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dc.contributor.authorZimmermann E.
dc.contributor.authorBracalenti L.
dc.contributor.authorPiacentini R.
dc.contributor.authorInostroza L.
dc.date.accessioned2020-09-02T22:30:59Z
dc.date.available2020-09-02T22:30:59Z
dc.date.issued2016
dc.identifier10.1016/j.proeng.2016.08.822
dc.identifier.citation161, , 2241-2246
dc.identifier.issn18777058
dc.identifier.urihttps://hdl.handle.net/20.500.12728/6671
dc.descriptionEnhanced green infrastructure (GI) in urban areas, such as green roofs, parks and green spaces can make a significant contribution to enhancing the provision of fundamental ecosystem services (ES), through nature-based solutions. These positive effects include increasing the interception capacity due to increasing vegetation cover, increasing of storage capacity and infiltration of the soil, thus reducing storm water runoff, producing substantial improvements in the urban drainage system, whose infrastructure is very difficult and expensive to be modified. In this paper an indicator based on the runoff coefficient, which allows quantifying the impact on runoff due to increase of GI is presented. In a second step, a way for relating the indicator with the risk of flooding is proposed. The complete methodology was applied on an urban basin located in the north of Rosario city, Argentina. Four scenarios were evaluated: baseline scenario (current scenario), and three hypothetical (future) scenarios, considering a moderate and severe waterproofing situation respectively, and one green scenario with increased GI. The results show that the moderate and severe waterproofing scenarios produce an increased risk of flooding from 1.9 times to 4 times, respectively. This implies a necessary reinvestment in urban storm water infrastructure in order to keep the original security levels. The green scenario does keep the runoff coefficient, even considering the major increases in population and urbanization. Improving the GI constitutes a strong strategy to adapt to climate and urban changes, to cope with upcoming increases in precipitation and urbanization. © 2016 The Authors.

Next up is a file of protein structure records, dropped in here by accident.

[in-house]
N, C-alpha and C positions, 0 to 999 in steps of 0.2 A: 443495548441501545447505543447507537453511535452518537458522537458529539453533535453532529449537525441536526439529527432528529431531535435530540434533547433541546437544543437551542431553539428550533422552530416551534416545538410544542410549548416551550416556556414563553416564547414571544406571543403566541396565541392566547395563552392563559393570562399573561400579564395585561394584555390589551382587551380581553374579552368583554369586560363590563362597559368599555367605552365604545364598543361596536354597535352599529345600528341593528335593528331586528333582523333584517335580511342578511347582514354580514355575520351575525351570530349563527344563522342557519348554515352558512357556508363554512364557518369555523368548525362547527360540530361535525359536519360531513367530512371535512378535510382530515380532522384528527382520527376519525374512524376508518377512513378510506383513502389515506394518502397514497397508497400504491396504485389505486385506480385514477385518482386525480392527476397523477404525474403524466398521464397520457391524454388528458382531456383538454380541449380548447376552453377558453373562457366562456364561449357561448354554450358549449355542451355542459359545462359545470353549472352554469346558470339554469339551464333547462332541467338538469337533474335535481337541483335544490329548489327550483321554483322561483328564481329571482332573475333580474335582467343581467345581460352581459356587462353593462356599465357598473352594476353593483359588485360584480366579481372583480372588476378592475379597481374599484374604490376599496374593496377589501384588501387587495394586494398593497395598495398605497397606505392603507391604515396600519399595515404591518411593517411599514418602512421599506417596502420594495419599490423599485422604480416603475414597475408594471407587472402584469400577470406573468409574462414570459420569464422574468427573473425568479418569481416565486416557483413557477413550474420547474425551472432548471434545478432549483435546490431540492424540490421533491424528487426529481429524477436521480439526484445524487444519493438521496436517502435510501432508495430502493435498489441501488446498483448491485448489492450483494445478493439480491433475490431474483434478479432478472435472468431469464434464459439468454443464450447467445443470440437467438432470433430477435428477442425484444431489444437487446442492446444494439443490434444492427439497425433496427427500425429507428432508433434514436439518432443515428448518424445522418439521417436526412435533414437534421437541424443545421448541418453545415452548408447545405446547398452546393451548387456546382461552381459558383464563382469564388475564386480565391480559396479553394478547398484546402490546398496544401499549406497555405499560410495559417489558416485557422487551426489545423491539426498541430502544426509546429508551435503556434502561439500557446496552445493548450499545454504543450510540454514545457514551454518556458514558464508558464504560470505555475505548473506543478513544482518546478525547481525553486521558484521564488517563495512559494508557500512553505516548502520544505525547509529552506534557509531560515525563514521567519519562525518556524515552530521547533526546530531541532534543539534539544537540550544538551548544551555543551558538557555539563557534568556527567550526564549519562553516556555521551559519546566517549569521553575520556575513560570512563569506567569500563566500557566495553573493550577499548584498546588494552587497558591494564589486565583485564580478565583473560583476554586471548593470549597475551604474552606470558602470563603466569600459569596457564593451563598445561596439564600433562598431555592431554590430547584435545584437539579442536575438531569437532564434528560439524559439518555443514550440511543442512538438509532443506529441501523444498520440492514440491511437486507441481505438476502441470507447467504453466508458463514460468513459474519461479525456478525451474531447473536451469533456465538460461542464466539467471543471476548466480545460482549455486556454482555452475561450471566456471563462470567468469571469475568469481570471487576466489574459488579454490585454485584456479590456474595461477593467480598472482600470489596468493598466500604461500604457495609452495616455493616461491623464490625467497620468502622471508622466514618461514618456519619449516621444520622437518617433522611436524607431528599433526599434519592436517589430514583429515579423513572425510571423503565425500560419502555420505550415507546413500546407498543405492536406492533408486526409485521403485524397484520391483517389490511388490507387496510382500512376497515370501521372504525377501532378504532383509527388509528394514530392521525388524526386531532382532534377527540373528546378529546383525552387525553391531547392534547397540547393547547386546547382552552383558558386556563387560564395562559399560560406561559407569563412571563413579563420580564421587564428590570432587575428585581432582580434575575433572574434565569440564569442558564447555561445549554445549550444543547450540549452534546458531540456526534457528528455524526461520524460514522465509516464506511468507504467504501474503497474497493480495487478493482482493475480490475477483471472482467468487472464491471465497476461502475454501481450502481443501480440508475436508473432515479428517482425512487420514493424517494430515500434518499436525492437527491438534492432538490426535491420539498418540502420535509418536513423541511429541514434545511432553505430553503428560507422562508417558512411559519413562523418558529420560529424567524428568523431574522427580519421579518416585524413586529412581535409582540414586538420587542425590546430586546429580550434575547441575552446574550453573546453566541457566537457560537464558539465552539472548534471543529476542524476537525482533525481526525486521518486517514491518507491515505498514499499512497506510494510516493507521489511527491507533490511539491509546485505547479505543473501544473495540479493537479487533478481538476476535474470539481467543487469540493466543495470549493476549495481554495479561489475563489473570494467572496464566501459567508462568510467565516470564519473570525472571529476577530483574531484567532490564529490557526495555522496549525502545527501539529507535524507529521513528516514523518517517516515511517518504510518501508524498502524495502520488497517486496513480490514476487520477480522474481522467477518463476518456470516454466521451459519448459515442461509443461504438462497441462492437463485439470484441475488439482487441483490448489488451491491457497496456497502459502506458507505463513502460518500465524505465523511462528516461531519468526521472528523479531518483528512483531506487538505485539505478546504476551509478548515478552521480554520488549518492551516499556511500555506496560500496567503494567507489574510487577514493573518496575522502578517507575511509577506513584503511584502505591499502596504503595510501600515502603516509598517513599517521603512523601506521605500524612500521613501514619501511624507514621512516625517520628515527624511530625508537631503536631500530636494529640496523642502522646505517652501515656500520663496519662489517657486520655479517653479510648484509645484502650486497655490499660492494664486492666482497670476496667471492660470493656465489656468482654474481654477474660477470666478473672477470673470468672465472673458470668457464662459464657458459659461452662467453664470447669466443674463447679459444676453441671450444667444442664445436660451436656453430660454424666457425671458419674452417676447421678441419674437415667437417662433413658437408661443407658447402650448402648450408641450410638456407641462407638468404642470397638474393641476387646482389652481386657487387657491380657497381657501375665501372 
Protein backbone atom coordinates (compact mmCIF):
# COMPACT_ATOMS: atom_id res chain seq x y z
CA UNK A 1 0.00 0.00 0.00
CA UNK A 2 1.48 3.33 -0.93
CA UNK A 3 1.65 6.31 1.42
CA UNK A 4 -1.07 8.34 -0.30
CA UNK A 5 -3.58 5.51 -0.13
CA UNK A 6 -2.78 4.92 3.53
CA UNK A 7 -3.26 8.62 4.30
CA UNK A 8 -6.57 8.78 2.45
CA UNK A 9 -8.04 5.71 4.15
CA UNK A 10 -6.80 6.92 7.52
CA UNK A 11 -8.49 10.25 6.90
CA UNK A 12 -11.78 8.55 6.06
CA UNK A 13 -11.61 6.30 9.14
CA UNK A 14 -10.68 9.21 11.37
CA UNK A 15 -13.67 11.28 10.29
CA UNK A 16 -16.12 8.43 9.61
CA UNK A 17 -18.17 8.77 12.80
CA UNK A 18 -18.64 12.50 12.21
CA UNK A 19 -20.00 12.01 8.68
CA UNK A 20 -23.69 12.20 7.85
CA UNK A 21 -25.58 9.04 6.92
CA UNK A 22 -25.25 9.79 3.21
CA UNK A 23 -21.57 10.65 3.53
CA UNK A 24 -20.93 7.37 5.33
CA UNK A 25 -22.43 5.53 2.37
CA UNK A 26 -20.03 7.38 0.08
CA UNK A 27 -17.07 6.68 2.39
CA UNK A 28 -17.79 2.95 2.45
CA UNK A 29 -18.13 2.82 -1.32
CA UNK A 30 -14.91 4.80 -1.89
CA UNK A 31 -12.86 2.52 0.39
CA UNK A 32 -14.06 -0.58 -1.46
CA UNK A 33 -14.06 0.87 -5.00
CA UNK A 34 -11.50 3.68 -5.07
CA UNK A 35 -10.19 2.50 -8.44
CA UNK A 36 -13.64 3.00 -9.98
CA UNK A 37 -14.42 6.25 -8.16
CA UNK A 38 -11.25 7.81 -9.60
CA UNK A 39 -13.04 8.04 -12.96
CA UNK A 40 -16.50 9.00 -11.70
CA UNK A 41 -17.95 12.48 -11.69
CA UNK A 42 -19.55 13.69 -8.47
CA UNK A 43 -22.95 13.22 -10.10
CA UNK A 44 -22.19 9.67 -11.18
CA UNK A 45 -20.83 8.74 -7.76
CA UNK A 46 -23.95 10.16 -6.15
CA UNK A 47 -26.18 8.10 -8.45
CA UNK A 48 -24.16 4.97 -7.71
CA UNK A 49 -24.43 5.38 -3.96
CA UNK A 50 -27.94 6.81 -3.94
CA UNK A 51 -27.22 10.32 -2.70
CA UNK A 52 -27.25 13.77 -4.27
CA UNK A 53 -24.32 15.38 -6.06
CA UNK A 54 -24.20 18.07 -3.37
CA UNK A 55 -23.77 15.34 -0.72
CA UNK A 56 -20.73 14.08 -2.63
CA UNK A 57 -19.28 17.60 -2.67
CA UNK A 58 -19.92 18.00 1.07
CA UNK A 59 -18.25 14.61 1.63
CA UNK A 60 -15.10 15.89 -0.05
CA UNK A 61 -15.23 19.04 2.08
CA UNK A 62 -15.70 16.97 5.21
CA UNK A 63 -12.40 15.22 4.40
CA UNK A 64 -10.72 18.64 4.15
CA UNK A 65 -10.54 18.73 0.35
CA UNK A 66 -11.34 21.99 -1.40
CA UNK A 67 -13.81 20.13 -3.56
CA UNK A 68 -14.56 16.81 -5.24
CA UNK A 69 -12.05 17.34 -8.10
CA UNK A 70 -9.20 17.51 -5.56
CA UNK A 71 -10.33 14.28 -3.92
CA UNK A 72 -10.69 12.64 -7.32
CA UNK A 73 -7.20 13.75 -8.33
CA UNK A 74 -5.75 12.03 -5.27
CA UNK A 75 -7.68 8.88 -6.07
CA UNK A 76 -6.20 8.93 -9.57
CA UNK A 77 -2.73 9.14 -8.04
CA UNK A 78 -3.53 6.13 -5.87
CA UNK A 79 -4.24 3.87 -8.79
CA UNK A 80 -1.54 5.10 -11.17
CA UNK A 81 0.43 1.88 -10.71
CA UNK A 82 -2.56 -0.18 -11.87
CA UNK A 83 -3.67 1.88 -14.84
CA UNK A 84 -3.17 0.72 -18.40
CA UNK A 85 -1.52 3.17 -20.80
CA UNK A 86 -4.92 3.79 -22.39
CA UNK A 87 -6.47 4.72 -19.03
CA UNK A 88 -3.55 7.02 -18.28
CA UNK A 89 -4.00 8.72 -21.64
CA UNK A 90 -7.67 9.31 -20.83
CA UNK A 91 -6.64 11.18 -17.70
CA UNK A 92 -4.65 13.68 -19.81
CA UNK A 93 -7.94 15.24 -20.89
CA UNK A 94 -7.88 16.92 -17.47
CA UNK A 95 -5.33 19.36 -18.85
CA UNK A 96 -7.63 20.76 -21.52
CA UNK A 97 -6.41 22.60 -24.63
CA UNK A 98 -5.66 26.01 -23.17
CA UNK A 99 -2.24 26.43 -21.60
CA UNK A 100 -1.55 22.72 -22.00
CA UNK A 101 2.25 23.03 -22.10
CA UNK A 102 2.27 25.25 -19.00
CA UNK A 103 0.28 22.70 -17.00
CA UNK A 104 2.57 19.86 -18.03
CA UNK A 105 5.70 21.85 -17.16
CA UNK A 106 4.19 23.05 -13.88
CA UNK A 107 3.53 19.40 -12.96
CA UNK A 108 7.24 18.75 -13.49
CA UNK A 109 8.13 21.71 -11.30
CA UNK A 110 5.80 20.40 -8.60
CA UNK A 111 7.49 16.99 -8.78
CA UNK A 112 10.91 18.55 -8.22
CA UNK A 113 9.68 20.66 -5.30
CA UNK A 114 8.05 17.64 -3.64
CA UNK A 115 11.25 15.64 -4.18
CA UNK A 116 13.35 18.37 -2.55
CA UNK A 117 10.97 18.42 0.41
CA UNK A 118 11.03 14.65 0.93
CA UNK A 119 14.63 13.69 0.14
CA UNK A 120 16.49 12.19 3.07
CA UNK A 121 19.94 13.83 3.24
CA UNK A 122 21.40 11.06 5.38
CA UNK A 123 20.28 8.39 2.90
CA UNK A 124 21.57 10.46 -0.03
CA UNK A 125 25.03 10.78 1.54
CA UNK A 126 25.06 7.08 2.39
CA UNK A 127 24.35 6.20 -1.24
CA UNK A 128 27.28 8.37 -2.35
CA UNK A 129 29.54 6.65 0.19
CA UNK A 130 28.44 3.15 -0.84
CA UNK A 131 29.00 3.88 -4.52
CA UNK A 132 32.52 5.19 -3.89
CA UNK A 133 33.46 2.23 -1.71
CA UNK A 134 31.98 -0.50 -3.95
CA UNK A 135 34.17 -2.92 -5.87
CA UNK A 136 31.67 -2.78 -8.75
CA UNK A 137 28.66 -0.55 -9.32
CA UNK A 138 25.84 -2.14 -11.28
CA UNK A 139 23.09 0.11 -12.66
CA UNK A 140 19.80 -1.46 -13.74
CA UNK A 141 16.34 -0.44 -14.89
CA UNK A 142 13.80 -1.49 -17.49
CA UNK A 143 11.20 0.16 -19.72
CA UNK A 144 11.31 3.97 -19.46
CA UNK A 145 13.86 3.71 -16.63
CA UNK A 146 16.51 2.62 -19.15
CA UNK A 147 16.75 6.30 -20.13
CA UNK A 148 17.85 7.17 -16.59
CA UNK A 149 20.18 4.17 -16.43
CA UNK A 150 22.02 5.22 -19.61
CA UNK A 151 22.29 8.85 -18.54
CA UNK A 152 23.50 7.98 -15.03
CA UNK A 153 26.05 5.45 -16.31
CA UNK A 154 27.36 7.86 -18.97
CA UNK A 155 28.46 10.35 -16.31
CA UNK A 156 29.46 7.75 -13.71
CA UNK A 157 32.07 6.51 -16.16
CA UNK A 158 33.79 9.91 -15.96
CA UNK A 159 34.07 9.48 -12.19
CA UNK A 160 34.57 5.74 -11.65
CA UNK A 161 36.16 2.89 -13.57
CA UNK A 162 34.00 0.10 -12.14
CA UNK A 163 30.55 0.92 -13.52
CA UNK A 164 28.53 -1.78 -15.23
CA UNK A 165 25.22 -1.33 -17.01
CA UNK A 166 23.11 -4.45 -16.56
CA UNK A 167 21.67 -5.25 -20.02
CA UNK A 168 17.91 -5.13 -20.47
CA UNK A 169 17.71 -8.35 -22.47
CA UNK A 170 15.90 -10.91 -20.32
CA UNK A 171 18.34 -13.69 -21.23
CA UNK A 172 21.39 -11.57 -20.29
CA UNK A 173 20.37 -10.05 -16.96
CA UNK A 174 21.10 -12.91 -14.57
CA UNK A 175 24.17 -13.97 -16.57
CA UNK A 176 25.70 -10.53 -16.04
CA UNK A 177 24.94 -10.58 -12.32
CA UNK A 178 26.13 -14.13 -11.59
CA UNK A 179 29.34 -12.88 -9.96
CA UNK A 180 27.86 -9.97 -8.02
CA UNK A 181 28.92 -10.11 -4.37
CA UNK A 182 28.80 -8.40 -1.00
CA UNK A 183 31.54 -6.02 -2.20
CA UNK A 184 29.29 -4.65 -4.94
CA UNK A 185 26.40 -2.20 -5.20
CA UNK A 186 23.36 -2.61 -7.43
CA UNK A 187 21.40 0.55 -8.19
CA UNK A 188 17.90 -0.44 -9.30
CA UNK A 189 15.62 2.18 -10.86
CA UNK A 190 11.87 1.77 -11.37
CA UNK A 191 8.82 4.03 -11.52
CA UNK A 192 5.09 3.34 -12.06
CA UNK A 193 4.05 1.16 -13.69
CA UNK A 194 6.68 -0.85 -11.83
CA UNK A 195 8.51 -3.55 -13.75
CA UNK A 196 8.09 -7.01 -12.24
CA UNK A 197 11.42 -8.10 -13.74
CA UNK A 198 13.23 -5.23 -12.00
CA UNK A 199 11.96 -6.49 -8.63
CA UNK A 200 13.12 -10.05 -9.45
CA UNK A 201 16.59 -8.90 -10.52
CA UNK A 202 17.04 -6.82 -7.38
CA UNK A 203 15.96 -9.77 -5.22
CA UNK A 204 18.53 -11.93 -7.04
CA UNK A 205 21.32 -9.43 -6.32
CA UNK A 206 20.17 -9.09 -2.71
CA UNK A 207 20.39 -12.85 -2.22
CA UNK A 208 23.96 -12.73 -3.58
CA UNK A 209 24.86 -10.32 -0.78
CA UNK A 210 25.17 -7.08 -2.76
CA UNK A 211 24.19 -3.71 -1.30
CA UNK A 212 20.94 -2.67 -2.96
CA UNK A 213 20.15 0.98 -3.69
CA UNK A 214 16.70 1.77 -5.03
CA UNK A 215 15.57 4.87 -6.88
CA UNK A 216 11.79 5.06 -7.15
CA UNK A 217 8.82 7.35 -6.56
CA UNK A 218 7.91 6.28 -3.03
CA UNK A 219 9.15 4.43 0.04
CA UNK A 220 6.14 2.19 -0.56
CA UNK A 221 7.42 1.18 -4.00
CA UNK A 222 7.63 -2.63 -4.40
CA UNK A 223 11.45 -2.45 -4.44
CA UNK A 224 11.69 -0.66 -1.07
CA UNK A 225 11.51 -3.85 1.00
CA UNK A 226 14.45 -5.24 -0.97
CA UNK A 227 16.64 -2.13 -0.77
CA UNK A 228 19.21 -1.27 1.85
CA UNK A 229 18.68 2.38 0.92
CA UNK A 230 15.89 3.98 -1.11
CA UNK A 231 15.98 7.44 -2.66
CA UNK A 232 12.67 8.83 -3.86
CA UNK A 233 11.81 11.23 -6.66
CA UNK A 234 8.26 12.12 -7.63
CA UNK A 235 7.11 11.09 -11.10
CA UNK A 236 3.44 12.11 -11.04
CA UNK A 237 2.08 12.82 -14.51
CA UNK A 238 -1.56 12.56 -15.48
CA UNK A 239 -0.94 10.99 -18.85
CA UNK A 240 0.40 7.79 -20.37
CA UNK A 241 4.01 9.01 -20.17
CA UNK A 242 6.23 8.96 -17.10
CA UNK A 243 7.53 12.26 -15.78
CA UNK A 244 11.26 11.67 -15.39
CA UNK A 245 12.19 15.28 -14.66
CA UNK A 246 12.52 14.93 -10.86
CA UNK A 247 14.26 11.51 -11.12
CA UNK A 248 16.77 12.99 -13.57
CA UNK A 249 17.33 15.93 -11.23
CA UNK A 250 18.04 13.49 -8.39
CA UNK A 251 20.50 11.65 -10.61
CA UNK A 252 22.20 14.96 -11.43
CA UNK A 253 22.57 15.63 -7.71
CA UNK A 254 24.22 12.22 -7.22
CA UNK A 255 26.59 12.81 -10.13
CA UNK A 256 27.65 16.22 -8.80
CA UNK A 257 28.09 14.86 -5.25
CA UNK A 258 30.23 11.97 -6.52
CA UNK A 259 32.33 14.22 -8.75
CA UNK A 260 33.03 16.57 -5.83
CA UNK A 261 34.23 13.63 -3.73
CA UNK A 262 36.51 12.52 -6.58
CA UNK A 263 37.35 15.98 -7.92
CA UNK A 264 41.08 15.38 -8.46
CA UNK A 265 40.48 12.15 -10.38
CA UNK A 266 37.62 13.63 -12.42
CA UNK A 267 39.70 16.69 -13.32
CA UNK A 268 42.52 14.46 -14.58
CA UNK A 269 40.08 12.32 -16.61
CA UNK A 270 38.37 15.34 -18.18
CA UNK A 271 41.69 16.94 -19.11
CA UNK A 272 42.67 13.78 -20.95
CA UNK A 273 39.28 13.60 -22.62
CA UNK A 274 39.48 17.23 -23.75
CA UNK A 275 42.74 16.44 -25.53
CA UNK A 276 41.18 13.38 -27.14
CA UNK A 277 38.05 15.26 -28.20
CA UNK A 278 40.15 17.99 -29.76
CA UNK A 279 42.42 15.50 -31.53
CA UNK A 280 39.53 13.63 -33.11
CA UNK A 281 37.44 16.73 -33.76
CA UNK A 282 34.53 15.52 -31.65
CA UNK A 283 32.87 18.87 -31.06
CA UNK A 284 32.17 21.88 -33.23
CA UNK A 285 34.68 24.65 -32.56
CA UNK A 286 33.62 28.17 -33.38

dc.language.isoen
dc.publisherElsevier Ltd
dc.sourceSalame C.Aillerie M.Papageorgas P.
dc.subjectclimate change
dc.subjectRisk assessment
dc.subjecturban hydrology
dc.subjectEcosystems
dc.subjectFloods
dc.subjectHydrology
dc.subjectInvestments
dc.subjectRisk assessment
dc.subjectRisk perception
dc.subjectRunoff
dc.subjectStorms
dc.subjectUrban planning
dc.subjectWaterproofing
dc.subjectAdaptation to climate changes
dc.subjectEcosystem services
dc.subjectGreen infrastructure
dc.subjectRunoff coefficients
dc.subjectStorm water runoff
dc.subjectUrban drainage systems
dc.subjectUrban flood risks
dc.subjectUrban hydrology
dc.subjectClimate change
dc.titleUrban Flood Risk Reduction by Increasing Green Areas for Adaptation to Climate Change
dc.typeConference Paper


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